President Obama's Visit to Ireland is Not Something To Celebrate

As Ireland prepares to welcome U.S. President Barack Obama to its shores, we should remember that he is the active commander in chief of a military that has engaged in prolonged and unjust wars and violated international law.  He has reneged on his clear and unequivocal promise to close Guantanamo Bay Detention Centre. In using Shannon Airport as a transit depot for his military and CIA activities he has colluded with successive Irish governments to continue our complicity in human rights abuse, to undermine our proud record as peacekeepers, and to erode Irish neutrality.  Instead of welcoming him with open arms, the Irish government should be addressing the shameful decline in Irish foreign policy standards. In particular they should immediately end U.S. military use of Shannon Airport.

President Obama and US troops in Shannon Airport: Support Our Campaign

Since 2001 the Peace & Neutrality Alliance (PANA) has campaigned against the use of Shannon Airport by US troops.

On the 23rd of May President Obama is visiting Ireland. PANA and its member organisations, including Shannonwatch, are using the visit to highlight international support for their campaign. They are inviting organisations around the world to confirm their support by adding their signature to this statement:

We support the Irish peace movement’s campaign to terminate the use of Shannon Airport by US troops on their way to and from the wars in Afghanistan and Iraq

So far 51 organisations have signed up ...

Shannon Protests Continue

Activists brave the harsh weather at Shannon

Despite the wind and rain, a group of 15 people turned out on Sunday 8th May at Shannon to protest against the ongoing U.S. military use of the airport. People traveled from Galway, Cork, Dublin and other parts of the country to join with locals for the regular monthly event.  For this they all deserve great credit and thanks.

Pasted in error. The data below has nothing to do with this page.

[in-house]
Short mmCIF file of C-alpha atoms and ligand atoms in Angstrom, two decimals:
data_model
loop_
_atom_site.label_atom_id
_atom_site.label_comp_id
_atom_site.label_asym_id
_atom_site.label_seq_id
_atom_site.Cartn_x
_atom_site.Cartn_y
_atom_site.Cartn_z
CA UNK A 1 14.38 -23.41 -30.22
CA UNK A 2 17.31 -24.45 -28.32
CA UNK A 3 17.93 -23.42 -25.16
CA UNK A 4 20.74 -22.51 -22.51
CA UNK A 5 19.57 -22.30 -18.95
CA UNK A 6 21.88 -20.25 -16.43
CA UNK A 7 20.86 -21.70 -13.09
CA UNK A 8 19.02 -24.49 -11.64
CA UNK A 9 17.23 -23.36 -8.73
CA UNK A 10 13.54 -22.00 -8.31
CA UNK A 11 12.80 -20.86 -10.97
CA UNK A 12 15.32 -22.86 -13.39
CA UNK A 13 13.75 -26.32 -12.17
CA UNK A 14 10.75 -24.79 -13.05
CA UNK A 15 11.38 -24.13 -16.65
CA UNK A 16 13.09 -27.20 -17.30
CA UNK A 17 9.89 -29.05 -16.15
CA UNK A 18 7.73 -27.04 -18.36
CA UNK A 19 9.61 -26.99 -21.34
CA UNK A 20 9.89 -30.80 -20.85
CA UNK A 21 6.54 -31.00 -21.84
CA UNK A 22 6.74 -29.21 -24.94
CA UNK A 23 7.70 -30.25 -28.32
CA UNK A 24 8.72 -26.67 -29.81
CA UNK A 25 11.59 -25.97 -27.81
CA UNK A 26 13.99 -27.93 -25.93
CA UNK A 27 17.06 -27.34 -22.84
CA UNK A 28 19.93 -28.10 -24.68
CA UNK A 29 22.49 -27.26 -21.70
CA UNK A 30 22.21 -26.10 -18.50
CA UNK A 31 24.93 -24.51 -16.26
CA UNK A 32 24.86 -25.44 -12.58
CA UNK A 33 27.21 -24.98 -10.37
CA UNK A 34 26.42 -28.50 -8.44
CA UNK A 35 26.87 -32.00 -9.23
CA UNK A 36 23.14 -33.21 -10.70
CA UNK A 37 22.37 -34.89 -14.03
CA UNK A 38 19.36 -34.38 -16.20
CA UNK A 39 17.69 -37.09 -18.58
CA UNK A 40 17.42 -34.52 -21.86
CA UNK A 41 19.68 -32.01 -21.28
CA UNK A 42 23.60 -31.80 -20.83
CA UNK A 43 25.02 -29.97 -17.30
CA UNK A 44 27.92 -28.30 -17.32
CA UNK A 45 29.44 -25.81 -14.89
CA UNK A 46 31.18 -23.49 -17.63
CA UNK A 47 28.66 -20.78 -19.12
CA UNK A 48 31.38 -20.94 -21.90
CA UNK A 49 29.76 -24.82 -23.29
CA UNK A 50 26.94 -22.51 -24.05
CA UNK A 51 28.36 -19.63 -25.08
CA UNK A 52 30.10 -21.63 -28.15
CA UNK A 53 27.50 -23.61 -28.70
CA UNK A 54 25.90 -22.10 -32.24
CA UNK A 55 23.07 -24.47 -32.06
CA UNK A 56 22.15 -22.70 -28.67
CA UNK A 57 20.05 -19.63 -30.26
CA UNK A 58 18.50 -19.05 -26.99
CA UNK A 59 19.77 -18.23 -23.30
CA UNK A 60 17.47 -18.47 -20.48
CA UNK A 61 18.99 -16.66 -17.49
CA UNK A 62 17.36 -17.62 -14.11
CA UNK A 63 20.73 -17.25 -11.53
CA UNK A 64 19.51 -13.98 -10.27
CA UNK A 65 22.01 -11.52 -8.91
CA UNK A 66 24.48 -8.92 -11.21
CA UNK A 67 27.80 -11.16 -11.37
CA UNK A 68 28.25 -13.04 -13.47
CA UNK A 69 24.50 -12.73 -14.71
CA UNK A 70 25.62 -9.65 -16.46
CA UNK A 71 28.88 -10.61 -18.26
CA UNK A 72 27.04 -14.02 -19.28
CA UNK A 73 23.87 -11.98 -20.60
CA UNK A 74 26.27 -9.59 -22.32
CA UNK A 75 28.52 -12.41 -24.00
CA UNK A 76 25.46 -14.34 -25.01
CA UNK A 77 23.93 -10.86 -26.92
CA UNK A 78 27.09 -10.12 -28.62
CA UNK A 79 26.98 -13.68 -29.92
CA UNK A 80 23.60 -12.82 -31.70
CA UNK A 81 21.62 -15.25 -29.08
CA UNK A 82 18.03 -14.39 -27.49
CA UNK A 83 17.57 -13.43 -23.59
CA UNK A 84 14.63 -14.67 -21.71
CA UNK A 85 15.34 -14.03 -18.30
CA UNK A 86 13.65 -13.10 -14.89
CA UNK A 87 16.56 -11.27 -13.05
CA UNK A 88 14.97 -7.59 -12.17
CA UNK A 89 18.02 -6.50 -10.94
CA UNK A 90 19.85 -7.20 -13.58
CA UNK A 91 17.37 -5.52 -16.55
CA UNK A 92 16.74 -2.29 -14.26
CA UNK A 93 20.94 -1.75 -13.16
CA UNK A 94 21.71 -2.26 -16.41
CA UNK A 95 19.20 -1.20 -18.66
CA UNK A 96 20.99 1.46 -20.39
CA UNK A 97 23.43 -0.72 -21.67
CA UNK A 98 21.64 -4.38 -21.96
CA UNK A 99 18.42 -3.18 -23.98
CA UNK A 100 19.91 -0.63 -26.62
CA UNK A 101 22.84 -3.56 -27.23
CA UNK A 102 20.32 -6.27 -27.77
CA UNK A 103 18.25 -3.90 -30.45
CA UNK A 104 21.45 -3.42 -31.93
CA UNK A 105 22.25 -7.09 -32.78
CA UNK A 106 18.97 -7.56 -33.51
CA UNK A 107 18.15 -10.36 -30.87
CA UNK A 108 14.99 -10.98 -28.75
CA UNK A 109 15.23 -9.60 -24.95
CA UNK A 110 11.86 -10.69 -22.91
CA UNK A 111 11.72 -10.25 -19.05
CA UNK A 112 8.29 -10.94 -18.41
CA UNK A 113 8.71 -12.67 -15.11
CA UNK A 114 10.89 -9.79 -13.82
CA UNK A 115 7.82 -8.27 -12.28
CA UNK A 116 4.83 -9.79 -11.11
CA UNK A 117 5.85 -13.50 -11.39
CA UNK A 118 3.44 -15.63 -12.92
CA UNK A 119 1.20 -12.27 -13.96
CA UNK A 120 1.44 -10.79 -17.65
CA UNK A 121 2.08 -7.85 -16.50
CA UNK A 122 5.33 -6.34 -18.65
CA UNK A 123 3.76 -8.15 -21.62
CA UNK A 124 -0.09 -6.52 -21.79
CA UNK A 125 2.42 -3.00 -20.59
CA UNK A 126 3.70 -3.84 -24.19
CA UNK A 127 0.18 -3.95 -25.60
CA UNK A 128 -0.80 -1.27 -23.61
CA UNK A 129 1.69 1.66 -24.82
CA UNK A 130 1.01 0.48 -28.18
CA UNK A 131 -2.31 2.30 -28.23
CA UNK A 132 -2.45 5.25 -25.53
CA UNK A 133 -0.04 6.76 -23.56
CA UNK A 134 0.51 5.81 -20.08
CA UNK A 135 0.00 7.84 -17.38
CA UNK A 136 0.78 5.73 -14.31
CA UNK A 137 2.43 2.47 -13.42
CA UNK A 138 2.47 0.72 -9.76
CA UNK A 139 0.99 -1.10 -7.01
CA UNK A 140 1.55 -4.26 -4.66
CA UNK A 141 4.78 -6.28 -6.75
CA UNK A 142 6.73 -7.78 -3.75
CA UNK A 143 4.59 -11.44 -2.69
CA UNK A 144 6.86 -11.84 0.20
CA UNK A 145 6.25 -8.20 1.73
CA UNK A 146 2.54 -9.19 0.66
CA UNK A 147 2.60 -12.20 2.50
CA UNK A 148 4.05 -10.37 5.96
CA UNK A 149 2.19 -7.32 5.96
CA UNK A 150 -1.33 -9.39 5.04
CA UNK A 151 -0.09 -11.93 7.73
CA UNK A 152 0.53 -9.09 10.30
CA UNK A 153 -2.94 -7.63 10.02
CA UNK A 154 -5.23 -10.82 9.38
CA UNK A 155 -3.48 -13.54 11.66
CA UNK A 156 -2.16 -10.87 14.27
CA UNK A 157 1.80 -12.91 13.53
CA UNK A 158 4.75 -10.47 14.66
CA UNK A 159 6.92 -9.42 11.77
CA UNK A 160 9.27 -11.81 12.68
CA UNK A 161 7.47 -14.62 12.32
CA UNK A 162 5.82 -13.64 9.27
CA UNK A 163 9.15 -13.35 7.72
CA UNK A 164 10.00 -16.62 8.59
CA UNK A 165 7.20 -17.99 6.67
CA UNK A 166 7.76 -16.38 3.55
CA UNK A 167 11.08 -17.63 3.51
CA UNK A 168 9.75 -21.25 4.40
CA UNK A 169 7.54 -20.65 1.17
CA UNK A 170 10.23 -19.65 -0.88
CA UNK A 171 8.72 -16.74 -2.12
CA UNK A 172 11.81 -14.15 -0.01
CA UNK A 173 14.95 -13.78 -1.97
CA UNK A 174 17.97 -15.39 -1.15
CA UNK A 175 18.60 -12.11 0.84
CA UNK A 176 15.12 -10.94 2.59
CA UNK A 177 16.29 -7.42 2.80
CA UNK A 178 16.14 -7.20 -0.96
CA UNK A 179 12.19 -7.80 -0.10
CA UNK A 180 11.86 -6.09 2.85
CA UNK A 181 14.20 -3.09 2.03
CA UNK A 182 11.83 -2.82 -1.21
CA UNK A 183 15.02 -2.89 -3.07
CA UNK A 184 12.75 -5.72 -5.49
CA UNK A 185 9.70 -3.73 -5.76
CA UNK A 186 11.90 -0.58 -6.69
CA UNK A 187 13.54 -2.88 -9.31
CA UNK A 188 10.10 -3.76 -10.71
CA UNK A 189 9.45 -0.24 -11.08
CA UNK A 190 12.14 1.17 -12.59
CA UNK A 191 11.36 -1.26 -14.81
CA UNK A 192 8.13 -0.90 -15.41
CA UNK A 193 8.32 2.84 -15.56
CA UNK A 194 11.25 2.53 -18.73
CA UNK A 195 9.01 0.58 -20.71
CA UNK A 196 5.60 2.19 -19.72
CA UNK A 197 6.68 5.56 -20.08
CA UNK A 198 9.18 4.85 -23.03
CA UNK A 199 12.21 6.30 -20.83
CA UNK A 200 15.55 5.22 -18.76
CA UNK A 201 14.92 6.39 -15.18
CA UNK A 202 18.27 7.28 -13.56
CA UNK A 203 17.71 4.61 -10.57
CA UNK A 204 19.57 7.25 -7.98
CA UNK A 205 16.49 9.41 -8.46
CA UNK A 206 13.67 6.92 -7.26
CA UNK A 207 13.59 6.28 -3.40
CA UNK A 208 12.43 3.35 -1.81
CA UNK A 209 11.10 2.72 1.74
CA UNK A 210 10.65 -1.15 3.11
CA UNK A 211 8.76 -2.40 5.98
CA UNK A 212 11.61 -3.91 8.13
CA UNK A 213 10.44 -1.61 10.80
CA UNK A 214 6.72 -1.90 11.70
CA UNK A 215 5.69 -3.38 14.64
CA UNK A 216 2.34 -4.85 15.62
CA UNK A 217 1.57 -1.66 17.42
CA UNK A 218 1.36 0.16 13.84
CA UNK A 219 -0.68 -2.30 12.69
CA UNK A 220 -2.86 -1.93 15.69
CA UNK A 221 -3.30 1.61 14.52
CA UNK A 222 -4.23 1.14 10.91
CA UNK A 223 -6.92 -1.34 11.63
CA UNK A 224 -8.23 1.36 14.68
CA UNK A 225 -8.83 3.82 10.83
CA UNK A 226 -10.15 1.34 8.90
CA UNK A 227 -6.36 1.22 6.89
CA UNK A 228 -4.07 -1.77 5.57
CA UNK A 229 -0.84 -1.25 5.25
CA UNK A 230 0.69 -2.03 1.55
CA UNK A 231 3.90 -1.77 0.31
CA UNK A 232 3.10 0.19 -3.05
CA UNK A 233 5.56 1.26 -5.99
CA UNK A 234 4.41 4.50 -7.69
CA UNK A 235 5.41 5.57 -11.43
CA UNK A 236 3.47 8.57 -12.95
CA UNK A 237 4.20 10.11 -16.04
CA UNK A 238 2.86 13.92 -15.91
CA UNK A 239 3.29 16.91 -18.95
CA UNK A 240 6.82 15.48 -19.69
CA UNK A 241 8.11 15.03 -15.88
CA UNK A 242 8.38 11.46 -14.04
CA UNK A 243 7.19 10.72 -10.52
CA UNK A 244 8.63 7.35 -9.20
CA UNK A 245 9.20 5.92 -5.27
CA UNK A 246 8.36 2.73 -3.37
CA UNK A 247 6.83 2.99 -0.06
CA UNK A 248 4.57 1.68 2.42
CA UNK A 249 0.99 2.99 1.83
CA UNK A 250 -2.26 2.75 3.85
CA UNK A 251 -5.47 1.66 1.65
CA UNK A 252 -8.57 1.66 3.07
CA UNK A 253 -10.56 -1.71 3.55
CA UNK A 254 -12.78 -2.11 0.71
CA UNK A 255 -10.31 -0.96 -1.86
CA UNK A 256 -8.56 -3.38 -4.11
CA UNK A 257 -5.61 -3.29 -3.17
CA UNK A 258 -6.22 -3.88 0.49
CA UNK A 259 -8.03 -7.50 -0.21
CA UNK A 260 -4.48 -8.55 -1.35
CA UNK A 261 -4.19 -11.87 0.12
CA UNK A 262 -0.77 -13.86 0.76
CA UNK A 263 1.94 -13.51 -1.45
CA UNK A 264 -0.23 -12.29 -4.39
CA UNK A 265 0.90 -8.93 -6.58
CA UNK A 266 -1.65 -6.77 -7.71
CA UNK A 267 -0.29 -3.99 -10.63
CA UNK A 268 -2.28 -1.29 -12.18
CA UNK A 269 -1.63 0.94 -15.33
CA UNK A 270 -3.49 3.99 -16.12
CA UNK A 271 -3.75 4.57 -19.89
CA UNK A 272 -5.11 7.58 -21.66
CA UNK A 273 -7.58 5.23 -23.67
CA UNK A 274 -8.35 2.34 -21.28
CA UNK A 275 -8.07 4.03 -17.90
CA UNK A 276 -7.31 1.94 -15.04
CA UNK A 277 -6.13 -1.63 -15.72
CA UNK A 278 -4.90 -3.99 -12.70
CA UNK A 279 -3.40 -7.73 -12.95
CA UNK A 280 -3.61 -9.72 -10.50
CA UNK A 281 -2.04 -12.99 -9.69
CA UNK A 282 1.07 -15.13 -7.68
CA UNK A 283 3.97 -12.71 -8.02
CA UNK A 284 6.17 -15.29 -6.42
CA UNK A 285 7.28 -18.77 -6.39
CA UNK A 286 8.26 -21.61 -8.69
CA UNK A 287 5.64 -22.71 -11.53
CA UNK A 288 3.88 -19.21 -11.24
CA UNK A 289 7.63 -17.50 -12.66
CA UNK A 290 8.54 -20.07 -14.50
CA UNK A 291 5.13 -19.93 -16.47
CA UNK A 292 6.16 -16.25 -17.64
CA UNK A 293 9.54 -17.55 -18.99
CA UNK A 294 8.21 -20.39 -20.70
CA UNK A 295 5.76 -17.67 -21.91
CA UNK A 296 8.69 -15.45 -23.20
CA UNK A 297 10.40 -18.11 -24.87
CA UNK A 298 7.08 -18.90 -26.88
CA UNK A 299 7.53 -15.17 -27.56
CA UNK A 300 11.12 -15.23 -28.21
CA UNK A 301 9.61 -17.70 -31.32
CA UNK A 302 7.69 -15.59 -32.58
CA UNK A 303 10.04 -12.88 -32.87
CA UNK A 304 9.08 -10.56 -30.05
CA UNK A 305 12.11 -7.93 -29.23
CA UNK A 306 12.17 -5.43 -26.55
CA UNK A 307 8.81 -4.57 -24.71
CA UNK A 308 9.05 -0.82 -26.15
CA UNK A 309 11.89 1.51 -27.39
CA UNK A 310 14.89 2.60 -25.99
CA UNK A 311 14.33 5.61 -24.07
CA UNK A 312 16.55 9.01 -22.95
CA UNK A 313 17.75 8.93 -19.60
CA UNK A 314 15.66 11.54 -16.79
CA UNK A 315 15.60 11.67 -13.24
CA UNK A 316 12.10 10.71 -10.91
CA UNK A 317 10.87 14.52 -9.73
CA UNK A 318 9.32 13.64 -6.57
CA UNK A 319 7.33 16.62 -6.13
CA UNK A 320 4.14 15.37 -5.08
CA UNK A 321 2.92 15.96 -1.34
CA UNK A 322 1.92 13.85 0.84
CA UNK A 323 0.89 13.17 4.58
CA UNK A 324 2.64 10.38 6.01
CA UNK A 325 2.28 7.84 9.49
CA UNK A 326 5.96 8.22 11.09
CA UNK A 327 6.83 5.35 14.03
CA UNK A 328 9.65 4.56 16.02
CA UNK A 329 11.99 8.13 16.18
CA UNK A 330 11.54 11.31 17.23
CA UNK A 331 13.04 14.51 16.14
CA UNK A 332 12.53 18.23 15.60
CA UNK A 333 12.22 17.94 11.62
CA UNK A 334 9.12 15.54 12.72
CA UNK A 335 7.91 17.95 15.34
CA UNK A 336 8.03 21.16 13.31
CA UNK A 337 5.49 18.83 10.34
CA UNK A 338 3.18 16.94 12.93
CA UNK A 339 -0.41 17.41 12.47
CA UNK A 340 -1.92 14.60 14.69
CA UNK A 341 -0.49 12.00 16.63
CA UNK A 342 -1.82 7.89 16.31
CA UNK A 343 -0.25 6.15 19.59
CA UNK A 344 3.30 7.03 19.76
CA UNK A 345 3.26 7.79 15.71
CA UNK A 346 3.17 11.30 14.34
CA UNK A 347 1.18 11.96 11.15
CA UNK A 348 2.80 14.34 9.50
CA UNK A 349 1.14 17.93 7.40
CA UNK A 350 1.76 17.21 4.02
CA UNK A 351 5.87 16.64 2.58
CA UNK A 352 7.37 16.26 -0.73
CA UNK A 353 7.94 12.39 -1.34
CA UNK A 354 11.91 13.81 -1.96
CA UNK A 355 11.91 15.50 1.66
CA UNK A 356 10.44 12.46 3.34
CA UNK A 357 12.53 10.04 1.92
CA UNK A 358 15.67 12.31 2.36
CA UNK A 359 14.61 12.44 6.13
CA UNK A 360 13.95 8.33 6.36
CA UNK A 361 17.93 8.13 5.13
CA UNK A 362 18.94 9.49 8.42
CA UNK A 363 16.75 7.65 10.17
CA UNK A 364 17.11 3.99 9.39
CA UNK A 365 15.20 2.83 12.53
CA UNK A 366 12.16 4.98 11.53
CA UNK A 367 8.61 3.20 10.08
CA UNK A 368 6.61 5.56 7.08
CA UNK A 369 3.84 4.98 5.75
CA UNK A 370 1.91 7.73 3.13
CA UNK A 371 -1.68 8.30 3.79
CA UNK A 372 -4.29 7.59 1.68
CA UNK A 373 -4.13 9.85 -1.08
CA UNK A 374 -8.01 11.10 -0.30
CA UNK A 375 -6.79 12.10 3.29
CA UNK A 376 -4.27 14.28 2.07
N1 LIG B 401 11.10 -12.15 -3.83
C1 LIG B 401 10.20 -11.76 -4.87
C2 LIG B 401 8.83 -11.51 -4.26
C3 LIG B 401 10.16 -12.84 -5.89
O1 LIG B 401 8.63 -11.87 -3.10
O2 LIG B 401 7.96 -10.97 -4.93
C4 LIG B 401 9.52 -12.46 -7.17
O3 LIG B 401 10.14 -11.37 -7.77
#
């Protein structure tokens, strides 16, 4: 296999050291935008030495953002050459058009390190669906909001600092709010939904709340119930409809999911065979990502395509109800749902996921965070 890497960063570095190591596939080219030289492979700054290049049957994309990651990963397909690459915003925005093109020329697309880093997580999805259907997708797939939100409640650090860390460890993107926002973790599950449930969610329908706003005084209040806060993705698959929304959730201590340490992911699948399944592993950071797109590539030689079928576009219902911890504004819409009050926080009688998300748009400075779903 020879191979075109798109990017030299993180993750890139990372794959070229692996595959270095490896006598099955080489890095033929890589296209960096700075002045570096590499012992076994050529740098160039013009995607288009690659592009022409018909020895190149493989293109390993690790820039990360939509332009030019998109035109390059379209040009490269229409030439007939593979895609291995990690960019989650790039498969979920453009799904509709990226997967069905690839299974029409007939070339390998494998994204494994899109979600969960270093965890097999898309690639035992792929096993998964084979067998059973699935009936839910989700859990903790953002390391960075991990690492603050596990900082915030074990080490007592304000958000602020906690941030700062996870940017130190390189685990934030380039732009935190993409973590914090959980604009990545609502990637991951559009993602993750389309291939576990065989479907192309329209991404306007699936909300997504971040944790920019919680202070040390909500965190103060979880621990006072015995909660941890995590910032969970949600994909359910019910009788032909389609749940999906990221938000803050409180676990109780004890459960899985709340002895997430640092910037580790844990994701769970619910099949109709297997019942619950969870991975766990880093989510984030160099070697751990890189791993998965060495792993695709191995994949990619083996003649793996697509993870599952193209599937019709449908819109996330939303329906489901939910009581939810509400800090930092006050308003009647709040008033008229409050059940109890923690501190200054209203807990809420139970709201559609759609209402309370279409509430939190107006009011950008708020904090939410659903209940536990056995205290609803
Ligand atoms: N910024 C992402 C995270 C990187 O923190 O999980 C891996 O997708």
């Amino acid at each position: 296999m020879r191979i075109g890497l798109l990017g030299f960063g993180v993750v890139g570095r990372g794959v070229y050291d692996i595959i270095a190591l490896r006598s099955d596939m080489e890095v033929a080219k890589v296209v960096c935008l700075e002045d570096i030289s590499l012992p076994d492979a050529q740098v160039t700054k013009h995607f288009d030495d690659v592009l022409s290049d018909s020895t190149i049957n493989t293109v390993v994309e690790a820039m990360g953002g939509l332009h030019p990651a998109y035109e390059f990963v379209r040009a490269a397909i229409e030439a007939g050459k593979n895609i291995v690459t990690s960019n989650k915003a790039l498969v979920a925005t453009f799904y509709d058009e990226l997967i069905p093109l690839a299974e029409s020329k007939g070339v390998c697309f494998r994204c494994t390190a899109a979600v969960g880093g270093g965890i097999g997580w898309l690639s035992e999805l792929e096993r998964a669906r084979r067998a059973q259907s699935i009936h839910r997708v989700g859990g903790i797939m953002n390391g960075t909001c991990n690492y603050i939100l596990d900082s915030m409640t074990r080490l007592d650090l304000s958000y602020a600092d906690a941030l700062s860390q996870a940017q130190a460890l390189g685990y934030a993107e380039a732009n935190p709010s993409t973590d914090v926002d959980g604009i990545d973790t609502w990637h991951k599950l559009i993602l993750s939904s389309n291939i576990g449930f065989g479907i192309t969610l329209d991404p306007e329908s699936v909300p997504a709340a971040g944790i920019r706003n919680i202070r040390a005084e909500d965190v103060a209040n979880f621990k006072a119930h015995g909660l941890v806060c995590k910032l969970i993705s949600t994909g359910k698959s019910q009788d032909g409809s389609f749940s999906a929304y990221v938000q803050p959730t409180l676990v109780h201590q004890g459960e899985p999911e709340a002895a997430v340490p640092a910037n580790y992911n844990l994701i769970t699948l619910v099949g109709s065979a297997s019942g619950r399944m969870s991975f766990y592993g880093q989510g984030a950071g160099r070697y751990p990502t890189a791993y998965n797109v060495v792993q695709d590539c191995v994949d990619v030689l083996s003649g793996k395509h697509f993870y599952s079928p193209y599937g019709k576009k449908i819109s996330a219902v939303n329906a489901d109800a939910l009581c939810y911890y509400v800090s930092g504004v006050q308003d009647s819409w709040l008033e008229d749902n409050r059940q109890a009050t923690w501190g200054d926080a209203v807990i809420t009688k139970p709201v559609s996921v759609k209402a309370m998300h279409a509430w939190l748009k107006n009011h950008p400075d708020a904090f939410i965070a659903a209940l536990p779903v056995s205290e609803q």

The number of U.S. military flights through Shannon increased in April after a fall off in the previous months. At least 10 Hercules landings during the month, the biggest number since last November. The number of executive jets operated by the U.S. military and/or navy that passed through Shannon was also up in April. It is not known if any of these increases were linked to the assassination of Osama Bin Laden.

Bin Laden Assassination and the Implications for Ireland

So we are now assured that Osama Bin Laden is dead. Barack Obama is celebrating the killing of a man his predecessor George W. Bush went after ten years ago, and euphoric claims of mission accomplished ring across the U.S. From what we know of Bin Laden, the world is a safer place without him being free to terrorise it. But his death is unlikely to be a case of mission accomplished, as terrorism does not end with the killing of one man. And the corporatised wars being waged by the U.S. are unlikely to end.

Maintaining a Veil of Silence

Image from Vitalink

The veil of silence that surrounds the U.S. military and CIA use of Shannon Airport is highlighted in a recent article in National Security Watch. It says

The private Dublin Airport Authority, which owns and runs the airport, will not discuss America’s use of the airport and refers all press queries to the Irish government.  The Irish government refuses to comment or answer any questions in writing. The U.S. government will not respond to written questions about American involvement in Shannon submitted to it.

Irish Government Still has a Lot of Work to Do to Understand the U.S. Invasions of Iraq and Afghanistan

On 30th March of this year, Taoiseach Enda Kenny said in the Dáil (Irish parliament) that "The President [of the U.S.] was grateful for the opportunity to thank us for allowing transit through Shannon Airport and the use of the facility there in accordance with the United Nations’ agreement and resolution." He was responding to a question from Joe Higgins TD (Socialist Party/United Left Alliance) who asked him if President Obama haid said anything to the Taoiseach about the use of Shannon Airport by the US Air Force, and the facilitation by the Irish State of the US armies of occupation in Iraq and Afghanistan, during their meeting on March 17th.

It seems nobody has told our Irish government leader that the invasions of Iraq and Afghanistan were not authorised by United Nations resolutions. They were illegal.